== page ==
Seema Saadhika, a young doctor from Karnataka, is one such heroic personality of our society. During her days as a student of medicine, she used to take part in health camps organized in different rural areas and then gradually developed an interest in helping needy people. In 2015, she started an NGO named ‘Namma Mitra Foundation’, which focuses on community development in villages of Karnataka. The organization works on projects to address several issues like health and hygiene, education, environment, employment, etc. The volunteers conduct surveys in different villages to find out specific problems the people facing there and try to draw a plan to resolve the issues.
Seema was a medical student and used to go in health camps in rural areas. During her one such visit to North Karnataka rural area, she came to know about the distressing condition of the villagers who could not afford health care services. Except for the periodical health camps, there was no health center in such areas. People there were living in abject misery without proper medical support. Due to poverty, they could not afford the private treatment as well.
Knowing the plight of the poor folks, Dr. Seema decided to look into matters other than health and solve issues. She started her work from the village of Banadur of Karnataka. However, the task she had taken up was not much unproblematic. The villagers there were not united when it came to making decisions on everyday affairs. The first difficulty Seema faced was to bring them on the same page in a discussion. There were some religious and other social prejudices between the people. At last, after a lot of surveys and research, Seema came to the conclusion that the best way to make the villagers work together on solving their problems would be through children.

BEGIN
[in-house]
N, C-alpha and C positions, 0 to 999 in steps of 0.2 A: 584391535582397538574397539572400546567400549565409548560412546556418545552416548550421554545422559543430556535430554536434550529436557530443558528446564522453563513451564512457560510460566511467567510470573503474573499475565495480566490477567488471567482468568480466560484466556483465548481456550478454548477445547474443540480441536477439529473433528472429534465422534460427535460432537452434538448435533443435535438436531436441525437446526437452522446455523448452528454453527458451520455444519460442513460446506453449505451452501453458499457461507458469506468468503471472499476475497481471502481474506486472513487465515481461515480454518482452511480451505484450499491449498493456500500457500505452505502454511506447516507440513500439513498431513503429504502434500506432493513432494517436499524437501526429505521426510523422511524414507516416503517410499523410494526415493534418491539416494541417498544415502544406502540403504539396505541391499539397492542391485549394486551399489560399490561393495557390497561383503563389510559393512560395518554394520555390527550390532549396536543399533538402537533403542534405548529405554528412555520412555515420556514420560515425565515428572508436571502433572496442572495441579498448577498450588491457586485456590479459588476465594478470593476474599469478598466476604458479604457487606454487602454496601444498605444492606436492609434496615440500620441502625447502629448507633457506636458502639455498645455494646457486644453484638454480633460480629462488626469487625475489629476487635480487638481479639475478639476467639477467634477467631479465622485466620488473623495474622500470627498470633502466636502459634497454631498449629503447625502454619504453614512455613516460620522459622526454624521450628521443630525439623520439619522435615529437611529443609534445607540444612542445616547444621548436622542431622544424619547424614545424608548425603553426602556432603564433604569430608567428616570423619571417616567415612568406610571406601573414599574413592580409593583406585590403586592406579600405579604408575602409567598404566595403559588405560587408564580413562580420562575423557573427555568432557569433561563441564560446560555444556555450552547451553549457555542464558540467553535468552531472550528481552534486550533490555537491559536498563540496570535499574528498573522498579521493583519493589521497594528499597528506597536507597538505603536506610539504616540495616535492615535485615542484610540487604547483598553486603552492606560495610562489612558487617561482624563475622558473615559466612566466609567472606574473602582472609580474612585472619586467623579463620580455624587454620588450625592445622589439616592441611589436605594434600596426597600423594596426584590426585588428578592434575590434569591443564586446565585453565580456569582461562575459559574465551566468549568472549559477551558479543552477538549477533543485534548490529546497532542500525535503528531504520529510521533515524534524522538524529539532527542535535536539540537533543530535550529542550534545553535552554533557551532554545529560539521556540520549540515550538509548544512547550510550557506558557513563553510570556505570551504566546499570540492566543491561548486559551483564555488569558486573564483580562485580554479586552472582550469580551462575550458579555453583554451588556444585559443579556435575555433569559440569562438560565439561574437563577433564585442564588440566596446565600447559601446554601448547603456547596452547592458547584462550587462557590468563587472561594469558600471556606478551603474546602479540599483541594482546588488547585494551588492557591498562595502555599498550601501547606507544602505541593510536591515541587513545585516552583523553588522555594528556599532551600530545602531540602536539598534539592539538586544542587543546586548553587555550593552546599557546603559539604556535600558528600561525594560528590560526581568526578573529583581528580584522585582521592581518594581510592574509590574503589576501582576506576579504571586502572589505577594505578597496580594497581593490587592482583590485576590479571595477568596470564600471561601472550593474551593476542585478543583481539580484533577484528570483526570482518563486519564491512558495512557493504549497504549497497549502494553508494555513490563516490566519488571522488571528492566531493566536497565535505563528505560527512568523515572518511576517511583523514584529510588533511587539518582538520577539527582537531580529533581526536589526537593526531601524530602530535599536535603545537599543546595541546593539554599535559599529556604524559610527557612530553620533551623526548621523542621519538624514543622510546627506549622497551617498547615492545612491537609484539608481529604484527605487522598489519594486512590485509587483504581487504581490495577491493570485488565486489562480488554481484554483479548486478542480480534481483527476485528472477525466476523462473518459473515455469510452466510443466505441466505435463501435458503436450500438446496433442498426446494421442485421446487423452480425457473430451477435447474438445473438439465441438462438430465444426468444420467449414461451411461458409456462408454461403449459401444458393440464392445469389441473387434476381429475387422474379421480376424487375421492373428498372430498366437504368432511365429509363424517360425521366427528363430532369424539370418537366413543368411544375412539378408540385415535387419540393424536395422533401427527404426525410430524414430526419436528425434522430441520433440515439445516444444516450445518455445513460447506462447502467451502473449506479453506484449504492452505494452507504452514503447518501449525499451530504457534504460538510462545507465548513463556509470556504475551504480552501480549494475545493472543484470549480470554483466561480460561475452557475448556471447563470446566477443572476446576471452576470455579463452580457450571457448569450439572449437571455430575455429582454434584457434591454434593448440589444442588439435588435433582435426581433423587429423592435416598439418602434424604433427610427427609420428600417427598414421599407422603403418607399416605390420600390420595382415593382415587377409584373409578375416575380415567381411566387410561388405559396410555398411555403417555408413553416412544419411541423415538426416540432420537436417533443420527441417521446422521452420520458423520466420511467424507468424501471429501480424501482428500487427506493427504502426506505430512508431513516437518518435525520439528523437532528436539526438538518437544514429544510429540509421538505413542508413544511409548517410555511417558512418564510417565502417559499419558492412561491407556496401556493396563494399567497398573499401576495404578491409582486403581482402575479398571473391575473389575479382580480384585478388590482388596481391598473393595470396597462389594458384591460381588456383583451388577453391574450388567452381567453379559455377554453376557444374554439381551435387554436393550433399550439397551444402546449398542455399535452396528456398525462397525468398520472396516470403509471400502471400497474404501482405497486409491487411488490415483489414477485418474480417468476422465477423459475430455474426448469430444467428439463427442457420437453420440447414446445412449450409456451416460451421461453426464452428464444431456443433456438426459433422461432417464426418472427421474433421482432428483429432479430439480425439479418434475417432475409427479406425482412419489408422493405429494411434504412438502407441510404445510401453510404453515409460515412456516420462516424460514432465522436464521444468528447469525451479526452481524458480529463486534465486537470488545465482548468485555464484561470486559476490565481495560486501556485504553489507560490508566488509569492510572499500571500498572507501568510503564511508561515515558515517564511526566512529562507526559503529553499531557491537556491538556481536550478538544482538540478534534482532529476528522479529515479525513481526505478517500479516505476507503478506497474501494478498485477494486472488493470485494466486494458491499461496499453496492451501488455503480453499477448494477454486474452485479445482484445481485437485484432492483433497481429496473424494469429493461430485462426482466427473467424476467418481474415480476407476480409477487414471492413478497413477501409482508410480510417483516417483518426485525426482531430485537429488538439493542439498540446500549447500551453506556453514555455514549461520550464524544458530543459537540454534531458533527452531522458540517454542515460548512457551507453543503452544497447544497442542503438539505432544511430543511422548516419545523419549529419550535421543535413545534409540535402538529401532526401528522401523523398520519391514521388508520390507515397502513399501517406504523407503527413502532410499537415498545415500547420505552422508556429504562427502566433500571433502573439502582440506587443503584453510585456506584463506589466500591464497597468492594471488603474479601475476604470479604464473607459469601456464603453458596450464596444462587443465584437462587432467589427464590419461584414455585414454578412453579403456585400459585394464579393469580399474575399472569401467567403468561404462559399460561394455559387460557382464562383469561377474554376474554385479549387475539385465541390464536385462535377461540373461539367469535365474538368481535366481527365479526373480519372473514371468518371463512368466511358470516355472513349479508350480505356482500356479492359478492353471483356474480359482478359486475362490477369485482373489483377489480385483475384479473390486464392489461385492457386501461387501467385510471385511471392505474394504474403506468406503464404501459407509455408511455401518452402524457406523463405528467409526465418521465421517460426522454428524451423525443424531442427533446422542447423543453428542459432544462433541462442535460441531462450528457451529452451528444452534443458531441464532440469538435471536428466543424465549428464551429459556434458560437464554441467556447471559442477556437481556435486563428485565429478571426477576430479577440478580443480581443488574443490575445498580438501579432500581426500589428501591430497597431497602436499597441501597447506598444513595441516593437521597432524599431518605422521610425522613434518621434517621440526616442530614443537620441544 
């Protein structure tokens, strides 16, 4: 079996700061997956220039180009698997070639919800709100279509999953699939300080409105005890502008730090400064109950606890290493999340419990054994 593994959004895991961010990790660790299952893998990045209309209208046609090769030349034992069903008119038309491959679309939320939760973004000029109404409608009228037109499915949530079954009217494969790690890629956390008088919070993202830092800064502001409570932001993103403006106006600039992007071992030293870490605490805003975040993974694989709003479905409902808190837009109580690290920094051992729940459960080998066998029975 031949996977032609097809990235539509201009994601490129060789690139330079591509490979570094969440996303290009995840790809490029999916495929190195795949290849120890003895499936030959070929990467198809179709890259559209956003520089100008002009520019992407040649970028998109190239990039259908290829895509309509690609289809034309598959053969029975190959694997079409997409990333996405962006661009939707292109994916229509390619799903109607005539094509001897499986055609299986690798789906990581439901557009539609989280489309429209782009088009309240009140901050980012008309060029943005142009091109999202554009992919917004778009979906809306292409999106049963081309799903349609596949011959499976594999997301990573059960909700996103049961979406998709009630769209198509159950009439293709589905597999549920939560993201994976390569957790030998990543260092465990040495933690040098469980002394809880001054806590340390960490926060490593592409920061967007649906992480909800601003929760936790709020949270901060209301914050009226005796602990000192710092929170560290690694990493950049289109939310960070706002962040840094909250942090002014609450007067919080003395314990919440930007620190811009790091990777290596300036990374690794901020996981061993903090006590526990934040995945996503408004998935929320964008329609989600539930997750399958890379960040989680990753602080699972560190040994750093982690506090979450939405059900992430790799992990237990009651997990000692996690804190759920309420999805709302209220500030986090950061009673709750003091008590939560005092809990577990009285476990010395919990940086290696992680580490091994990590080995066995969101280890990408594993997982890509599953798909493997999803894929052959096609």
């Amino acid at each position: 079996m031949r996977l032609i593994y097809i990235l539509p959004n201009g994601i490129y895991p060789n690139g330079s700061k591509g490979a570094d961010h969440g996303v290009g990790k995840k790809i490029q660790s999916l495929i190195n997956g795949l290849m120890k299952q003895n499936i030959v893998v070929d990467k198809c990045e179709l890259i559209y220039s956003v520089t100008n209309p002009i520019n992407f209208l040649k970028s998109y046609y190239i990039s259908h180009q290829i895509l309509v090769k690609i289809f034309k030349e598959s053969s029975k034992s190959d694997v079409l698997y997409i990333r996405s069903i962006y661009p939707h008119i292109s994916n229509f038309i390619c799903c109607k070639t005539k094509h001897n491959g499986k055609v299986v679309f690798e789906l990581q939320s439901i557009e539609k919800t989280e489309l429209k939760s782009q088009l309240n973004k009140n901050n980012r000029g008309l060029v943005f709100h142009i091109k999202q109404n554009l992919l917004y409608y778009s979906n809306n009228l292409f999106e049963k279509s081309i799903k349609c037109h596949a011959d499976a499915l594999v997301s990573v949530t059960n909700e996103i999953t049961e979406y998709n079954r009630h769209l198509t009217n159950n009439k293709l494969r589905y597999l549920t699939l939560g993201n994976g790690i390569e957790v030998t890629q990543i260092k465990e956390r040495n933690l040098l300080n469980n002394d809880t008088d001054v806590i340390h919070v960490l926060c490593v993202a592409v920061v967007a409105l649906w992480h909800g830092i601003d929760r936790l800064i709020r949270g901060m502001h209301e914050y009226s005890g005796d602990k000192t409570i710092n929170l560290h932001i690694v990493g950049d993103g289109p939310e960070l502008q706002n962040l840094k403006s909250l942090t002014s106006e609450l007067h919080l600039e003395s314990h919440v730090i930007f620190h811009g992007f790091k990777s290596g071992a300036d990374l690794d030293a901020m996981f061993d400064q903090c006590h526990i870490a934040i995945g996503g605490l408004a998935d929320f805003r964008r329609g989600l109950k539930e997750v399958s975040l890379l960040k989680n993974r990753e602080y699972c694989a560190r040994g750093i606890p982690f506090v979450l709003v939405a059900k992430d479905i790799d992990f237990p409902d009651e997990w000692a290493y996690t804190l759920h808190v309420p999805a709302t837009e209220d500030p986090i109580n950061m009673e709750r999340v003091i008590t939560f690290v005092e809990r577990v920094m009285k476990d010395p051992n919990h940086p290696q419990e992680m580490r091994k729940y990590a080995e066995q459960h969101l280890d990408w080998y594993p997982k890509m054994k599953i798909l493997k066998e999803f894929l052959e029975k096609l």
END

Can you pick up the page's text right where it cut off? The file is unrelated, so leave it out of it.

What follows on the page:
Together with her volunteers, Dr. Seema started working with the children – understanding the kind of challenges they faced and where they needed help. They found that the children were bright but many of them had to drop out from schools, or they could not score enough marks. Lack of resources was a major reason behind this. Even there was no electricity in the village at that time. It would be dark by the time they returned from schools, and could not study anything later at home. To help them in the matter, Namma Mitra Foundation installed a mini solar-grid in the village, which would provide electricity to 70 houses, and street lights. With electricity in the village, children now could study after sunset, and people would commute as well, which earlier people dreaded because of the fear of wild beasts in the dark.